It’s becoming increasingly clear that companies that do not make an effort to change, evolve, and embrace the enterprise digital business paradigm will find themselves in an unrecoverable situation.
According to S&P data (from a McKinsey & Company insights article ), in 1958, the average corporate lifespan was 61 years. In 1980, that went down to 25 years, and in 2011 it further declined to 18 years. S&P predicts that at this rate, by 2027, 75% of the S&P 500 Incumbent companies will no longer exist.
We have seen the shift from mainframes to web-based applications to integrated platforms and, now, mobile/cloud/BI/social. Although all of these are technology enablers, I believe the shift really needs to happen across four key dimensions as per our Digital Evolution Model:
- Business process model disruption/transformation
- Digital enterprise
- Immersive experience
- One-off applications/technology
Business process model disruption is what Uber and AirBnB did in their respective industries. These companies invented a new business model that leveraged social, mobile, and cloud technology. At this stage, business processes must optimized to leverage change to evolve to digital business. This stage also includes a culture transformation at the enterprise level, driving people in the company to think more about the customer experience than about processes.
The second stage, digital enterprise, is critical to shaping the digital enterprise architecture. When done correctly, the benefits of this stage include speed to value through more optimal business-IT alignment. The overall architecture is developed in an agile manner to ensure alignment with business processes and strategies, creating process efficiencies during execution.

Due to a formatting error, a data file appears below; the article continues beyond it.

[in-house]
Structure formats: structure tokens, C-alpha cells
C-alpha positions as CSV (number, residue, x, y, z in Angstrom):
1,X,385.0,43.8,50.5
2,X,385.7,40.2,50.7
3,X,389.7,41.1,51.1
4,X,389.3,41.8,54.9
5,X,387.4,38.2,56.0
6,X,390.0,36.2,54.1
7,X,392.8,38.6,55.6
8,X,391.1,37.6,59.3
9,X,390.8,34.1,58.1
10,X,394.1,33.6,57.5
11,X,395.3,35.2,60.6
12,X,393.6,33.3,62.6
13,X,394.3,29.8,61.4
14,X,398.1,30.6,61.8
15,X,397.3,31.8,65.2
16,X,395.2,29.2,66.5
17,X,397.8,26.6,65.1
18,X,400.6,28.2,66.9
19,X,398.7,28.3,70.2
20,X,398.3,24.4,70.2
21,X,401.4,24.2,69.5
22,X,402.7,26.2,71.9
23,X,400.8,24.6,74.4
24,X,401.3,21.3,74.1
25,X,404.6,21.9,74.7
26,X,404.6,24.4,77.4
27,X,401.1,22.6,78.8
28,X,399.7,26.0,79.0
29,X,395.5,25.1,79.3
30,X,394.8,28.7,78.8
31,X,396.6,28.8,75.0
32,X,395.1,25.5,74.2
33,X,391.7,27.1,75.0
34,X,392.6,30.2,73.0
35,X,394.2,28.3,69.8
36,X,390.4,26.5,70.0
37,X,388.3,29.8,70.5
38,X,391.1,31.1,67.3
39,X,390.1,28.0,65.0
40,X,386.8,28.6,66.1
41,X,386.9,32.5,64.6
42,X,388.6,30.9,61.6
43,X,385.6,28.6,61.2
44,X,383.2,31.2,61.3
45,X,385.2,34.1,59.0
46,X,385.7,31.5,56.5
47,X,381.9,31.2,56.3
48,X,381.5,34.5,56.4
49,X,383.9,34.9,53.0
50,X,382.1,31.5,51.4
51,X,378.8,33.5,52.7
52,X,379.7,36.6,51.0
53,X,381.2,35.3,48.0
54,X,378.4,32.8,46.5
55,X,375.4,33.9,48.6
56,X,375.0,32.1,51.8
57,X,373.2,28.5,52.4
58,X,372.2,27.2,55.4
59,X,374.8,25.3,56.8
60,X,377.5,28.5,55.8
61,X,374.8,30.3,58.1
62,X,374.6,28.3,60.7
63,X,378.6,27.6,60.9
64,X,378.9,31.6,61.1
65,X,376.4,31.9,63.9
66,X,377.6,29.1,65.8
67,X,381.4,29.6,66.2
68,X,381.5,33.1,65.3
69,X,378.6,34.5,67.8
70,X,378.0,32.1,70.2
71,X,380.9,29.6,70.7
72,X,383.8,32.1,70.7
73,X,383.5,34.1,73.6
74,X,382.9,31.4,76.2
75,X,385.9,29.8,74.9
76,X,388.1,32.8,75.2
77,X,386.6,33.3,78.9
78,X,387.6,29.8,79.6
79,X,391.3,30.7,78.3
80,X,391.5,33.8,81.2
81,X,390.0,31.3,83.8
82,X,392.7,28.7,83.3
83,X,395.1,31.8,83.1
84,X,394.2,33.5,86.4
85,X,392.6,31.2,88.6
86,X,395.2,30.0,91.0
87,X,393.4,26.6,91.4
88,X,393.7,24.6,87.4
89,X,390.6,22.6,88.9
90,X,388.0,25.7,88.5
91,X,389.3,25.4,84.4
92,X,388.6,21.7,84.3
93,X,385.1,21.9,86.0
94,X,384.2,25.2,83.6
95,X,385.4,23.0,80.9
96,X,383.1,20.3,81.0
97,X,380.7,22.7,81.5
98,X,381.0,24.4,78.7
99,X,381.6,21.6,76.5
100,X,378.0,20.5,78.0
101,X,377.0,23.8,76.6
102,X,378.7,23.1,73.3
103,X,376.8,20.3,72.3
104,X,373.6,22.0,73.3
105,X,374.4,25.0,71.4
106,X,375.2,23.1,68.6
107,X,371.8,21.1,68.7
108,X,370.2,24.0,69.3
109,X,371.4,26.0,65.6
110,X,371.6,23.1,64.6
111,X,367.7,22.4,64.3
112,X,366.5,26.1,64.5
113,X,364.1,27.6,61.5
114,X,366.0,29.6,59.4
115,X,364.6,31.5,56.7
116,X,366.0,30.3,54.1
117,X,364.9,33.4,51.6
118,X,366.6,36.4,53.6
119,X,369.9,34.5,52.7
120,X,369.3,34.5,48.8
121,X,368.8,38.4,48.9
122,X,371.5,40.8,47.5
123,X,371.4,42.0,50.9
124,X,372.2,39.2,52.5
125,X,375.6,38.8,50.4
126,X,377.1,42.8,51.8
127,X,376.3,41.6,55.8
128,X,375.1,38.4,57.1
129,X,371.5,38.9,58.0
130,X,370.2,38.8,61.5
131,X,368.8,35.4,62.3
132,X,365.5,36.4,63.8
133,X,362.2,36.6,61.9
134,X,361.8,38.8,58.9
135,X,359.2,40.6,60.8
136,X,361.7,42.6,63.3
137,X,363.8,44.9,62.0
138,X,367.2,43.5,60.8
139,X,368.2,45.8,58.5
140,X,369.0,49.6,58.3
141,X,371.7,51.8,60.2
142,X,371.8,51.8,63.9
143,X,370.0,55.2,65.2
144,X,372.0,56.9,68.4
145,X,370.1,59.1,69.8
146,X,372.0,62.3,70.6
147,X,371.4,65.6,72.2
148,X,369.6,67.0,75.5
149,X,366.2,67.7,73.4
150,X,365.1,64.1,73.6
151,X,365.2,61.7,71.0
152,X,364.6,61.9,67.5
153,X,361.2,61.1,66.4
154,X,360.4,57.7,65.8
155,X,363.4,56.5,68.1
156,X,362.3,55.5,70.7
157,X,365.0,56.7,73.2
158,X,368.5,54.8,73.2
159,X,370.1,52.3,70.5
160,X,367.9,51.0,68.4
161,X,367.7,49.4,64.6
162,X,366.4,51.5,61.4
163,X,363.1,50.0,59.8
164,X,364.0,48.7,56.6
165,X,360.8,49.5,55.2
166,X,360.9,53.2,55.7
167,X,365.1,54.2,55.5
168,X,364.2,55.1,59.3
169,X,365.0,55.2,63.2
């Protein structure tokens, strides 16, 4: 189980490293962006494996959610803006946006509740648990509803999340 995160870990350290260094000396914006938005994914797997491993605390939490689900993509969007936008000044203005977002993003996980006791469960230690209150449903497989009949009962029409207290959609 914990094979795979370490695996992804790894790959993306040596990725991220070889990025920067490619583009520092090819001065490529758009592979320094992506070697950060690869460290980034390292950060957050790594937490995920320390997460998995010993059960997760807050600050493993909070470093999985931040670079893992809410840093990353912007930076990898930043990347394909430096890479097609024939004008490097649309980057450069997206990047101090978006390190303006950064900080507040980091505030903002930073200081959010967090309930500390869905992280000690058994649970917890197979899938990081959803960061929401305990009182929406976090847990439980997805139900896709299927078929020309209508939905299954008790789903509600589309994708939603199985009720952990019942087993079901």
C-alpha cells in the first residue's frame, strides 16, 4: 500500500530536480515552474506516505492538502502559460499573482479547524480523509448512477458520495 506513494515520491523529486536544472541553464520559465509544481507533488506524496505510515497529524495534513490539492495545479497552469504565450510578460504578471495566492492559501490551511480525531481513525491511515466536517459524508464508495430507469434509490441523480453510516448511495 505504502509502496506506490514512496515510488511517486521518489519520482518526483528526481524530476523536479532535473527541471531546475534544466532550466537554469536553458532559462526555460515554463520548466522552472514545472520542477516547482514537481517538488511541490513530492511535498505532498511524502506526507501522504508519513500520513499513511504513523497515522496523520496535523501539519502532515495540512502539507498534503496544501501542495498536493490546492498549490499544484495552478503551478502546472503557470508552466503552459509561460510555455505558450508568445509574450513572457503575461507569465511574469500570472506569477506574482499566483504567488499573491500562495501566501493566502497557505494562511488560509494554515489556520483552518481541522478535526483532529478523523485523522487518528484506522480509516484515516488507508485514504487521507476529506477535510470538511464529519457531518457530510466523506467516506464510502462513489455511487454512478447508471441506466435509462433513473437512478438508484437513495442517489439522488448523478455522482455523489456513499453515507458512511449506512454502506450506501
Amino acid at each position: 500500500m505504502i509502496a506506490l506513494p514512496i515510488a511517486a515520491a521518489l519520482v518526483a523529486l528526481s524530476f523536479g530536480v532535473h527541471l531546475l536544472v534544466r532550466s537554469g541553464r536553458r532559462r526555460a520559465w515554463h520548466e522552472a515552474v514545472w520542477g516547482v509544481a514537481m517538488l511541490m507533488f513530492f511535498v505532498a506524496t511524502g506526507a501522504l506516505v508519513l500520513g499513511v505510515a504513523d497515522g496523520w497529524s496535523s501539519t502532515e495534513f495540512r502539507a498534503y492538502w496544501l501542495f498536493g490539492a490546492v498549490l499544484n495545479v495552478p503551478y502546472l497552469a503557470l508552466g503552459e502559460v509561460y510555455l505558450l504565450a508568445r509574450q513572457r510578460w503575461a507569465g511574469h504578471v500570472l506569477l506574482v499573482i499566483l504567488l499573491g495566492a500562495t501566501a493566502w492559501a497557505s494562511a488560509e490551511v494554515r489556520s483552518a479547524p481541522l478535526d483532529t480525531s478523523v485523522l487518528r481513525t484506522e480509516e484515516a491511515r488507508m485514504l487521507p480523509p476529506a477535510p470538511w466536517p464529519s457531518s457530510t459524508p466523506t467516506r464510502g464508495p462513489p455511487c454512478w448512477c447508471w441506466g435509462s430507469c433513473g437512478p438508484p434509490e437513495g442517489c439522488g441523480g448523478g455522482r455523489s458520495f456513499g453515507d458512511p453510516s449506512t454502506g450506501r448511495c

The third stage is the most exciting for companies, in my experience. Essentially, it’s about putting the customer experience at the center of your business to establish deeper customer and employee engagement, increase brand loyalty, and lower cost of acquisition and retention. Immersive experiences focus on three key areas:
- 1Connect. Design emotionally engaging experiences by understanding user context and user needs.
- 2Deliver. Distribute those experiences across devices and channels
- 3Engage. Make the experiences social and enjoyable.
The final stage of the model is to plan and align a strong technology and integration approach that embraces some of the emerging technologies currently enabling the digital business ecosystem. This may include mobile, cloud, BI/analytics, social media, big data, and/or gamification.
The key here is not to dive into a particular tool or technology but to thoughtfully understand what technologies align to the shifts you’ve made in strategy, process, and customer experience during the first three stages of the model.
I see many companies starting off with a one-off technology change to begin embracing digital (or at least make it look like they are). This does not take them where they want to go because the shift to digital must start at the business strategy level and take into account culture, people, products and services, market factors, competition, regulatory obstacles, and more. I am not discouraging companies from trying and prototyping key functions at a smaller scale (I highly recommend doing that), but it should be clear that this does not automatically make an organization “digital.”
The good news is that when companies work their way through the model and reach the final stage of maturity, they see enormous benefits from ubiquitous access and near real-time information, including smarter decisions and improved e-commerce and m-commerce channels.